Global sales of recorded music down 9.2% in the first half of 2002
October 10, 2002
World sales of recorded music fell by 9.2% in value and by 11.2% in units in the first half of 2002.
Sales of CD albums, the most popular format worldwide, saw a 7% fall. Single sales also dropped, by 17%, while cassettes continued a long-term decline, falling by 31%.
The interim sales traditionally only account for around 40% of the annual figures, with the remaining 60% of sales occurring in the busier second half of the year. A large number of highly anticipated releases from major artists are scheduled for the second half of the year and this could lead to some recovery in the latter half of 2002.
The decrease reflects a number of factors including weak economic conditions, the widespread availability of free music, and competition from other leisure products such as DVD video, mobile technologies and computer games.
The increased downloading of music from the internet and mass CD-R copying has affected sales, particularly in the more developed and technologically-advanced markets such as North America, Japan and parts of Western Europe.
Jay Berman, Chairman and CEO of IFPI said: "The figures are disappointing but not unexpected. The industry is in transition, with widespread CD-R copying and internet downloading continuing to affect sales. However, there is no doubt that the music on which our business depends is more in demand than ever, and it is encouraging that our member companies appear to have an exceptionally strong release schedule in the second half of the year. Meanwhile, the recording industry is taking positive steps to provide legitimate, consumer-friendly online services."
Compared to the same period in 2001, the world's largest markets USA and Japan, representing more than 50% of the world's music sales, saw decreases. The USA was down 6.8% in value and Japan was down 14.2% in value.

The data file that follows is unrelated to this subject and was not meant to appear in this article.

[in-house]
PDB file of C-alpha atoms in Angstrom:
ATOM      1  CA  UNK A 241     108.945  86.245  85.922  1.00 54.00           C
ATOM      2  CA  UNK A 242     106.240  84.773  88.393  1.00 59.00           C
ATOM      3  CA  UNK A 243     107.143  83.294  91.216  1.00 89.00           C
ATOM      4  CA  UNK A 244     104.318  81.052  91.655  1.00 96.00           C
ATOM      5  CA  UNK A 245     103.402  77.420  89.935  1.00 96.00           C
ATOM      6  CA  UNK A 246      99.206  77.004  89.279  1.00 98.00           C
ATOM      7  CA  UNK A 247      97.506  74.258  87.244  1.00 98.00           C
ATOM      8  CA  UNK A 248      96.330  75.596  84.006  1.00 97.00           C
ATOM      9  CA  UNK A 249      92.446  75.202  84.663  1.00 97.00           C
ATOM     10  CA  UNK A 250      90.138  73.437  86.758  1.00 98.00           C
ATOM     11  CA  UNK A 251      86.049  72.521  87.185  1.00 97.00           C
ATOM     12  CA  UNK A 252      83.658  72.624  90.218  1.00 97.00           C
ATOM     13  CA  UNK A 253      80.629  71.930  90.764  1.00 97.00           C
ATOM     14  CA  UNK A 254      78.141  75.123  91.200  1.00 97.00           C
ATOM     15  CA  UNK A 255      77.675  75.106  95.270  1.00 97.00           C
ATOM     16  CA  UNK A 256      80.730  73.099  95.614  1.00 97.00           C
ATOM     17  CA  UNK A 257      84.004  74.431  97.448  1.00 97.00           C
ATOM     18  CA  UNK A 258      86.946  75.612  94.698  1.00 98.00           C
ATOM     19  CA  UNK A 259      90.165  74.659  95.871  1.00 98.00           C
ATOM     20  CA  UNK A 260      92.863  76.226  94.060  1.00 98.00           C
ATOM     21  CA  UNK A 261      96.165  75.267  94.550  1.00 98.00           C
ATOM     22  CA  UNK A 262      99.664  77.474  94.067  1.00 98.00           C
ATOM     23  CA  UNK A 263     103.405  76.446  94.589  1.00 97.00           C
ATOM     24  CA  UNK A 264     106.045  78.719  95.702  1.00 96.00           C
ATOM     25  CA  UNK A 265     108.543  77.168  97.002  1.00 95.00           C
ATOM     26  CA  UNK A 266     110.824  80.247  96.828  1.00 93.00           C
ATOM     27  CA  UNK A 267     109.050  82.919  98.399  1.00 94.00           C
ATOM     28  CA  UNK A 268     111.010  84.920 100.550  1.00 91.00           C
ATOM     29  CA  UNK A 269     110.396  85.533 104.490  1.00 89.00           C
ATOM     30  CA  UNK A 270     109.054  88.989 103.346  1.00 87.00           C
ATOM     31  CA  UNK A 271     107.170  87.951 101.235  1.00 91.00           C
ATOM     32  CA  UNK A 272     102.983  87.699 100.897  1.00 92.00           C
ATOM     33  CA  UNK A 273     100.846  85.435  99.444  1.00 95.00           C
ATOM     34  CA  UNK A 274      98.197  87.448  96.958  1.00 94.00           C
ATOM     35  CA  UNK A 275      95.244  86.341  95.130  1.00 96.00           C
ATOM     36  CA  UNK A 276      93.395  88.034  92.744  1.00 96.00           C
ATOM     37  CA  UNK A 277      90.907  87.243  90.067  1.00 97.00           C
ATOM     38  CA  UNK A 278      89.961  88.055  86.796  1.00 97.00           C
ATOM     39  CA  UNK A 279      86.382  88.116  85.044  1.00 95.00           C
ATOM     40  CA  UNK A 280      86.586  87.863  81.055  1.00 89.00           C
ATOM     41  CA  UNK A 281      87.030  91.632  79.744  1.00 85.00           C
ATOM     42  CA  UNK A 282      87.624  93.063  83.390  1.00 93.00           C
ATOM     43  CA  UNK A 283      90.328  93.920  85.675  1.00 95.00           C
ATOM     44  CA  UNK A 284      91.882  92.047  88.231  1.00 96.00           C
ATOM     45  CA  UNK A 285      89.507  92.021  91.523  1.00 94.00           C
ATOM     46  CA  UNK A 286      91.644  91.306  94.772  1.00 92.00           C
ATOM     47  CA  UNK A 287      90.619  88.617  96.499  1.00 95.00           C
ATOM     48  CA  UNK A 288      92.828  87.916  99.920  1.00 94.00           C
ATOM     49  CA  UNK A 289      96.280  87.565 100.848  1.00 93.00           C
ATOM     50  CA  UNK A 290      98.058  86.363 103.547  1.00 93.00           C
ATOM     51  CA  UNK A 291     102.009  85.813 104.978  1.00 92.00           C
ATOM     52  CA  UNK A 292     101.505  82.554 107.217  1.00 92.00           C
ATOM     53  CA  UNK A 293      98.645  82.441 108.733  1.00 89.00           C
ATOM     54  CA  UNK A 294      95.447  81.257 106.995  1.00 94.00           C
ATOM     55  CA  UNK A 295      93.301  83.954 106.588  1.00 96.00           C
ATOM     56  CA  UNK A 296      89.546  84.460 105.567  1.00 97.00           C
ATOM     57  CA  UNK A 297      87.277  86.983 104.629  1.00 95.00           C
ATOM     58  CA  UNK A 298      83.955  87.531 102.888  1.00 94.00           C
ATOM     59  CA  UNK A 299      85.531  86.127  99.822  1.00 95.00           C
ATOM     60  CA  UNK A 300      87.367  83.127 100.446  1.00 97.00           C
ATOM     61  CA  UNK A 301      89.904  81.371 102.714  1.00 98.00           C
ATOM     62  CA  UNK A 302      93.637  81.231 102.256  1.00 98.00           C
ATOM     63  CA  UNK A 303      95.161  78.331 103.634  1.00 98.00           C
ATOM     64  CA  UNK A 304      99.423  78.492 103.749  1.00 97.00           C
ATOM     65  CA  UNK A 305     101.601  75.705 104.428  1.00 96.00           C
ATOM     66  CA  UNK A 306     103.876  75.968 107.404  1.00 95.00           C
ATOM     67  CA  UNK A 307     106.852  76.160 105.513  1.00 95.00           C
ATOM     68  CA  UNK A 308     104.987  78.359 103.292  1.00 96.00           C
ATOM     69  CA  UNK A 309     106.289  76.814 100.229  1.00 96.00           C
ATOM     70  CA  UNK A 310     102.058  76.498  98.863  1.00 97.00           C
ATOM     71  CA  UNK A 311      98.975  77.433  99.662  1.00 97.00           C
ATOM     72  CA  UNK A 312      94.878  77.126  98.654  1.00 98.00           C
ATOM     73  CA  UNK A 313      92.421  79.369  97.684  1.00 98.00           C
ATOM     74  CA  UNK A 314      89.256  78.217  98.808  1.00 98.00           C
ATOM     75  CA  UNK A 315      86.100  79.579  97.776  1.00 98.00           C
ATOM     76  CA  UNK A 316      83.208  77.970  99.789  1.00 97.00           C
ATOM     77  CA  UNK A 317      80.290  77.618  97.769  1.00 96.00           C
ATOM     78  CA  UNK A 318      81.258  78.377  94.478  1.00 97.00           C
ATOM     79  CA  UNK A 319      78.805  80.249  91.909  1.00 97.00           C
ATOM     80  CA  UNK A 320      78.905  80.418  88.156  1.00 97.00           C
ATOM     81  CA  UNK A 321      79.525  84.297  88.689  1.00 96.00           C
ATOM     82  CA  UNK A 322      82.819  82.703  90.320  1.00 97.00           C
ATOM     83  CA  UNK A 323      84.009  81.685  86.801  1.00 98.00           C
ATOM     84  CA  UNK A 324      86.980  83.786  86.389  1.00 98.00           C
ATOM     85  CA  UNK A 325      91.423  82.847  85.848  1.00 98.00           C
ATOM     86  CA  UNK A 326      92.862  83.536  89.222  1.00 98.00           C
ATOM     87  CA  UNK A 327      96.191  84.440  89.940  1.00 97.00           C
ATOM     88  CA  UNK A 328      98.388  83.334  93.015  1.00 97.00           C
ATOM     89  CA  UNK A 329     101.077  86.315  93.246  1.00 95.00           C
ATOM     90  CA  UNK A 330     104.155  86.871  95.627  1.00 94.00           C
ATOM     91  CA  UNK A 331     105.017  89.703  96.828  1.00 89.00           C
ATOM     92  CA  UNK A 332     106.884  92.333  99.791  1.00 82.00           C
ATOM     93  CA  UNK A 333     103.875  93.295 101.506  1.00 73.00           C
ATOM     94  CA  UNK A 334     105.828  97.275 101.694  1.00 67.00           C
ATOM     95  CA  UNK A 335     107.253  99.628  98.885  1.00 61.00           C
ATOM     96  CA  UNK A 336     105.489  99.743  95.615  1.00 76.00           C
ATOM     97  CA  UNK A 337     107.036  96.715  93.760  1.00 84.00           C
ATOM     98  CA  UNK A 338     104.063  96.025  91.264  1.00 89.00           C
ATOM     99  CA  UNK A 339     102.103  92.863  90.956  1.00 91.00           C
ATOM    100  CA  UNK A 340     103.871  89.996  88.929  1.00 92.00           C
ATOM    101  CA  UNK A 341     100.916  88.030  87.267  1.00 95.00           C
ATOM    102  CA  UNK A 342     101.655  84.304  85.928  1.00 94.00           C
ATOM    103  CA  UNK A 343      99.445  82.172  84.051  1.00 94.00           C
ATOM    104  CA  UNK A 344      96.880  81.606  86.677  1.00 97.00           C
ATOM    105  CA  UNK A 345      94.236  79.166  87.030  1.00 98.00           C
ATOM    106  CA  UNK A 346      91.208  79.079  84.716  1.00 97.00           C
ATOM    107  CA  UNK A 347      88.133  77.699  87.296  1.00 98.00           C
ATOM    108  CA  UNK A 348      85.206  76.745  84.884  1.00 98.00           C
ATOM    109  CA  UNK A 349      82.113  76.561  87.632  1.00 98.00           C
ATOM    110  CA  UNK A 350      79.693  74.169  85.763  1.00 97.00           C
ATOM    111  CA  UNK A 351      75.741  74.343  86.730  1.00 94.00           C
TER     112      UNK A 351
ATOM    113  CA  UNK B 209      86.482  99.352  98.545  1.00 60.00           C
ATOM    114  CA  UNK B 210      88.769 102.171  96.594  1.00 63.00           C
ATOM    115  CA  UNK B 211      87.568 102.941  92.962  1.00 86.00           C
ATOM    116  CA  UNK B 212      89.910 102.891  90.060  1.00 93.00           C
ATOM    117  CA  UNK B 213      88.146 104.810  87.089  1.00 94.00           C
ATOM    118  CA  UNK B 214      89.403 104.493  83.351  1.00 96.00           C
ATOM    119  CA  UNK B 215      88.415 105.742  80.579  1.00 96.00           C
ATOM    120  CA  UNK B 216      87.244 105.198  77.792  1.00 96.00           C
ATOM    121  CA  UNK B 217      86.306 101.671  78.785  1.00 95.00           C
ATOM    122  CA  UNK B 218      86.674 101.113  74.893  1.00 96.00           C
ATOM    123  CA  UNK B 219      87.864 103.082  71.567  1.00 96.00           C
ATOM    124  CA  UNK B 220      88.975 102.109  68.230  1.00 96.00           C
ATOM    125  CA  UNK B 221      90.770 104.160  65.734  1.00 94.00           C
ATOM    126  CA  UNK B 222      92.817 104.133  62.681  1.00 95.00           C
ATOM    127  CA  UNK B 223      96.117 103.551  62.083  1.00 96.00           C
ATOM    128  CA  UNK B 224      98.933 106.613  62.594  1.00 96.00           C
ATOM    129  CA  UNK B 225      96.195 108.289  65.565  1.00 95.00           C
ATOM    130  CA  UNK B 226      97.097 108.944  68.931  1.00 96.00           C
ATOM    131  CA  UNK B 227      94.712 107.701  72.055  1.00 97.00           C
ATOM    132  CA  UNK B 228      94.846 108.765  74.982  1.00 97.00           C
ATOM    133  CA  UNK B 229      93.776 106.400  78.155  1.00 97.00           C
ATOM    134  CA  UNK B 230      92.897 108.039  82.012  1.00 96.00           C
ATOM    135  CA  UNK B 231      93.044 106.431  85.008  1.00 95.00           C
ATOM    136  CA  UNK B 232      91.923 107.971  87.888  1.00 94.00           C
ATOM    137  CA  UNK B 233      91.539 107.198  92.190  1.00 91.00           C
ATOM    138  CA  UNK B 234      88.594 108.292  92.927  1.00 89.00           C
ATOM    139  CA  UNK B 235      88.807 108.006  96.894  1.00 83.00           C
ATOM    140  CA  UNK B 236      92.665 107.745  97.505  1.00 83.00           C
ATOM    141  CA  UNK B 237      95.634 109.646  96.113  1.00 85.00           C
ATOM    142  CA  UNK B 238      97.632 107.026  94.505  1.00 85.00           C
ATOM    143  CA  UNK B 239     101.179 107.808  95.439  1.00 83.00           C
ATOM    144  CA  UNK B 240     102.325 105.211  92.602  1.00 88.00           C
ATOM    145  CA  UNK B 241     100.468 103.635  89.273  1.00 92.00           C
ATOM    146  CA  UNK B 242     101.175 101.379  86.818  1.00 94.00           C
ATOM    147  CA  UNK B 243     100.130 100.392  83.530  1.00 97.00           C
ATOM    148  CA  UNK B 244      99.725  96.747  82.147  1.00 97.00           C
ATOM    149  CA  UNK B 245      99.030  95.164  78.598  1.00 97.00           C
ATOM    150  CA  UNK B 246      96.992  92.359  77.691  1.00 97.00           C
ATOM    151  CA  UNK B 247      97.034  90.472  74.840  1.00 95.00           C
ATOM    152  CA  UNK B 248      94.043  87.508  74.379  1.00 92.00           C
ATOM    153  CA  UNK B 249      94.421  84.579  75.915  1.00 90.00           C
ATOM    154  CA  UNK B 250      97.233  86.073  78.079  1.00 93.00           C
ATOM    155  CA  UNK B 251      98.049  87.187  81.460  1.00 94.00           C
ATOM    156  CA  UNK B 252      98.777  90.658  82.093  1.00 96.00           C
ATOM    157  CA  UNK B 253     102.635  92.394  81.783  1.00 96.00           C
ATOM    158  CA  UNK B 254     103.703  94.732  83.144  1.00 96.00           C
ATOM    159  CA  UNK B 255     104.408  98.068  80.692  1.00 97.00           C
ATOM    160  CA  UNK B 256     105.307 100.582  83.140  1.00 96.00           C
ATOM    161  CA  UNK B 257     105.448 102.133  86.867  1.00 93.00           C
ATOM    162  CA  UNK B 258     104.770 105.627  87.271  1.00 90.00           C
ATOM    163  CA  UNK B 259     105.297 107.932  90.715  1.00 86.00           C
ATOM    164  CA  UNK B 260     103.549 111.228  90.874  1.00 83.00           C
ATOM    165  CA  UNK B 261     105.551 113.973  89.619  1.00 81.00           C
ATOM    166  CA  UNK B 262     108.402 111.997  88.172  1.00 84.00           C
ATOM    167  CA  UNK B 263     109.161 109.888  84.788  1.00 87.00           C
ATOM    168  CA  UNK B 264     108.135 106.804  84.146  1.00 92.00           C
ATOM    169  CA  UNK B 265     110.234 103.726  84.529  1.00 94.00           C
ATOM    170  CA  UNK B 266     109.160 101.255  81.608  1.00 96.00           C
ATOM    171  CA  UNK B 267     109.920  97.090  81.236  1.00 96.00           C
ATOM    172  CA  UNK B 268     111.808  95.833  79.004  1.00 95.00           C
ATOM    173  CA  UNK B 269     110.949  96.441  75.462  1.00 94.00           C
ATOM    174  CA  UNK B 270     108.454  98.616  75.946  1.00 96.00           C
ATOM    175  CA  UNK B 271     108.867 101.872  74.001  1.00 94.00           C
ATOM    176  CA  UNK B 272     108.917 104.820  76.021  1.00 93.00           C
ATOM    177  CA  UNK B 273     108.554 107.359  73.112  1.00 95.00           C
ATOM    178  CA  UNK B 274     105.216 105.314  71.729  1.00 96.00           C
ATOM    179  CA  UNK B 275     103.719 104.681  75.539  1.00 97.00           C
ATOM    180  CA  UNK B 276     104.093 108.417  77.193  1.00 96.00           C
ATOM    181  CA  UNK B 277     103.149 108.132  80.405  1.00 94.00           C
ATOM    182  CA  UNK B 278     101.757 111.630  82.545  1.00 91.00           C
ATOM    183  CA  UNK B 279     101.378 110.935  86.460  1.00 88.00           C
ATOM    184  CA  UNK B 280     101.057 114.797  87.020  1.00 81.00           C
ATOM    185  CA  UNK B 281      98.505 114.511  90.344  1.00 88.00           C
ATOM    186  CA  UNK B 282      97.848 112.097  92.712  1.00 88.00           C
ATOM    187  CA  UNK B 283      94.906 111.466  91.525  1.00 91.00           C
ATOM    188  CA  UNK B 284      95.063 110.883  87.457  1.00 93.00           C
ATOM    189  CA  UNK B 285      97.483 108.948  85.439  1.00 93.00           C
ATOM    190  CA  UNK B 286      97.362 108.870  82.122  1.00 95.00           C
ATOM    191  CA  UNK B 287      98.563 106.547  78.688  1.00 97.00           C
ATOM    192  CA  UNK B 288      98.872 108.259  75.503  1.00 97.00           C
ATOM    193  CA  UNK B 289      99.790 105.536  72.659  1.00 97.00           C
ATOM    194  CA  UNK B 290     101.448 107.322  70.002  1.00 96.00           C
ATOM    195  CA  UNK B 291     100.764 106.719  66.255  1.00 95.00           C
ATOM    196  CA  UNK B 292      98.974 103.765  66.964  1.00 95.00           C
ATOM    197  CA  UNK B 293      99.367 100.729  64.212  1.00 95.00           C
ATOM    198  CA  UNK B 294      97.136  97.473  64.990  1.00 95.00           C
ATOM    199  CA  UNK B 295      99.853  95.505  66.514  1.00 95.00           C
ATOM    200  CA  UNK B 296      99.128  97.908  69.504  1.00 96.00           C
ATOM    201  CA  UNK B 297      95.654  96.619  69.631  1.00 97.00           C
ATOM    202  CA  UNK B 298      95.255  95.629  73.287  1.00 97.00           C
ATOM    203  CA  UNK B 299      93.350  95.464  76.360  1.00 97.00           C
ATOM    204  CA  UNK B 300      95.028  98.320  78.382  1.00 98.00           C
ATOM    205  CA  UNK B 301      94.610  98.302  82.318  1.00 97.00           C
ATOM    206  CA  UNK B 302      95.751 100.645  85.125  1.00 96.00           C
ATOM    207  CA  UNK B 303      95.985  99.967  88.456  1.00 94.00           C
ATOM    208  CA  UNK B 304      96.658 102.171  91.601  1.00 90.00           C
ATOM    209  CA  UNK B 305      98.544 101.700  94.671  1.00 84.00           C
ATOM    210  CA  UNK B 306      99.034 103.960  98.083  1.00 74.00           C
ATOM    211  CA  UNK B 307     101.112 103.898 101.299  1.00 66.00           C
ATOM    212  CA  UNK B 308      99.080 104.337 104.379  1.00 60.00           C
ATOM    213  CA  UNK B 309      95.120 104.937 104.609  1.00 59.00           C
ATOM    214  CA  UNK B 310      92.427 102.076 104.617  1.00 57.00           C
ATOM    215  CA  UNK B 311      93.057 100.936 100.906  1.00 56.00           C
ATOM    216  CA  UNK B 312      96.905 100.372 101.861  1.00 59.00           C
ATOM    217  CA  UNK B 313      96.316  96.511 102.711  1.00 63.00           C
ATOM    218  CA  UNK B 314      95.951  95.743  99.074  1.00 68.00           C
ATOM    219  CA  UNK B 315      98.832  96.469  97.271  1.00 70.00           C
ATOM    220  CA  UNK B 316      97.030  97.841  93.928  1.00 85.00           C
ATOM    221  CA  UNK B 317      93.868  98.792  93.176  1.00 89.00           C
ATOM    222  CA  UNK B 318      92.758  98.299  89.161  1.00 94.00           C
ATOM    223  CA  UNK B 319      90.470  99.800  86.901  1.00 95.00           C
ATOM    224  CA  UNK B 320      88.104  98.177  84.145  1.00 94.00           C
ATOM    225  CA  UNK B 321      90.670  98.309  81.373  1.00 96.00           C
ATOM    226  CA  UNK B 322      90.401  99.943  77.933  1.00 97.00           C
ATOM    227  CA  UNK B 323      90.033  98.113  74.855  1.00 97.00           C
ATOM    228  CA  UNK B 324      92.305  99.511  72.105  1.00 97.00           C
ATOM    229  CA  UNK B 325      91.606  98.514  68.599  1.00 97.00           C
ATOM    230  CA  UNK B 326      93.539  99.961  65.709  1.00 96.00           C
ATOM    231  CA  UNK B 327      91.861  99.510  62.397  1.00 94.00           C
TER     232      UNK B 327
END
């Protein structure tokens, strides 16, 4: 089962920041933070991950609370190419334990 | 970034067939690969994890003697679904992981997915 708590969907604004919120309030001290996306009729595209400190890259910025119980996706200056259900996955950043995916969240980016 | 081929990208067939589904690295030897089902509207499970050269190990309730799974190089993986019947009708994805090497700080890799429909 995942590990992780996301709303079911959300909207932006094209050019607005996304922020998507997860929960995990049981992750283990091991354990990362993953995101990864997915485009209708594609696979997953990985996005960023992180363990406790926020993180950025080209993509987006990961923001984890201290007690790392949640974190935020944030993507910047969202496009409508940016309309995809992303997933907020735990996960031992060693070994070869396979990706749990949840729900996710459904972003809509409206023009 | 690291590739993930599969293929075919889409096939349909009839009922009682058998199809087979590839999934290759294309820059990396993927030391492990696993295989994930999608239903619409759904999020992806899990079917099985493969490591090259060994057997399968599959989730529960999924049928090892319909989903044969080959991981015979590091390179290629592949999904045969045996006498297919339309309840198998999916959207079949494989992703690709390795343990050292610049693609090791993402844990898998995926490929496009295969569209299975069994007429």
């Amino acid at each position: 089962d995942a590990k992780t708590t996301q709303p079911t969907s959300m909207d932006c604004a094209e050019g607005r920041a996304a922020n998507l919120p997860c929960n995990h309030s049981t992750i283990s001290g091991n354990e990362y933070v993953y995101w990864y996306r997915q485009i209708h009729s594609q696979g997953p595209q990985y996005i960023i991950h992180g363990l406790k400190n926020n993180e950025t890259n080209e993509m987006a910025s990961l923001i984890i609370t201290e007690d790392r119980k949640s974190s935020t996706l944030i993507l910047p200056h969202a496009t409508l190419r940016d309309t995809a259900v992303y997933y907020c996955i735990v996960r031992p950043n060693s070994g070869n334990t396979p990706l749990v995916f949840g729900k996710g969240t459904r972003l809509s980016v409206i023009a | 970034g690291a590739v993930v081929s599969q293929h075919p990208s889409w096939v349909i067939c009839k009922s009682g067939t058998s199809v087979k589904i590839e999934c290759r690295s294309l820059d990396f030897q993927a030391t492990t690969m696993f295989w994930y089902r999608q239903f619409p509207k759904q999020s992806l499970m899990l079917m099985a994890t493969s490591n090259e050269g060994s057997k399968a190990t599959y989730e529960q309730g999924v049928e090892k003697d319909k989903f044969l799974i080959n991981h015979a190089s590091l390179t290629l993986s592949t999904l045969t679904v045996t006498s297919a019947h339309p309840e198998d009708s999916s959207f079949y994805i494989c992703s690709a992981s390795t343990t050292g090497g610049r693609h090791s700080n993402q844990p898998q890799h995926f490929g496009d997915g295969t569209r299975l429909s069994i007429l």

Western Europe was down overall by 7.5% in value and 7.2% in units. France, however, maintained its positive sales trend with a rise of 5.2% in value. France has now moved to fourth largest world market, displacing Germany. Sweden also saw a small increase of 0.7% in value. Sales of local repertoire were strong in both countries.
Asia's performance was poor overall, with drops of 15.6% in value and 20.4% in units. A combination of weak economies, competition from other leisure products and piracy has contributed to the fall. Only Singapore bucked the trend, seeing a rise of 5.7% in value and 3.8% in units, mainly driven by the success of regional acts in the country.
There was a more mixed picture in Latin America. Its second biggest market, Brazil, saw a recovery from last year's sharp declines with an increase in 7.1% in value and 18.7% in units. Chile was also up 29% in value. But the positive figures were not enough to counteract falls elsewhere. Mexico, the world's eighth largest market, declined 15%, largely the result of endemic CD-R piracy. There was also a massive 75.9% fall in Argentina, due to ongoing political and economic chaos.
CD-R copying and downloading have put pressure on the CD format. However, there were some positive growth indications in the as yet relatively small market for Super Audio CD (SACD) and DVD Audio. Although limited to a few markets, there have been increases of over 100% already in the first half of the year, compared to last year's full annual figures.
For the first time IFPI has tracked world sales of music video*, which show strong growth and are not included in the audio market figures. Music video is a growing revenue stream for music companies. A higher penetration of DVD players and a wealth of new releases over the period have driven market growth by 100% or more in many markets. DVD video sales have more than doubled in the period. The market share for DVD in the UK, for example, has gone from 33% to 63% of total music video sales. In Germany, DVD now accounts for 75% of music video sales in the country - one of the biggest European markets for the format.
*Music video sales, measured for the first time by IFPI, include only the proportion that is sold through music companies.
For further information contact Adrian Strain or Fiona Harley at IFPI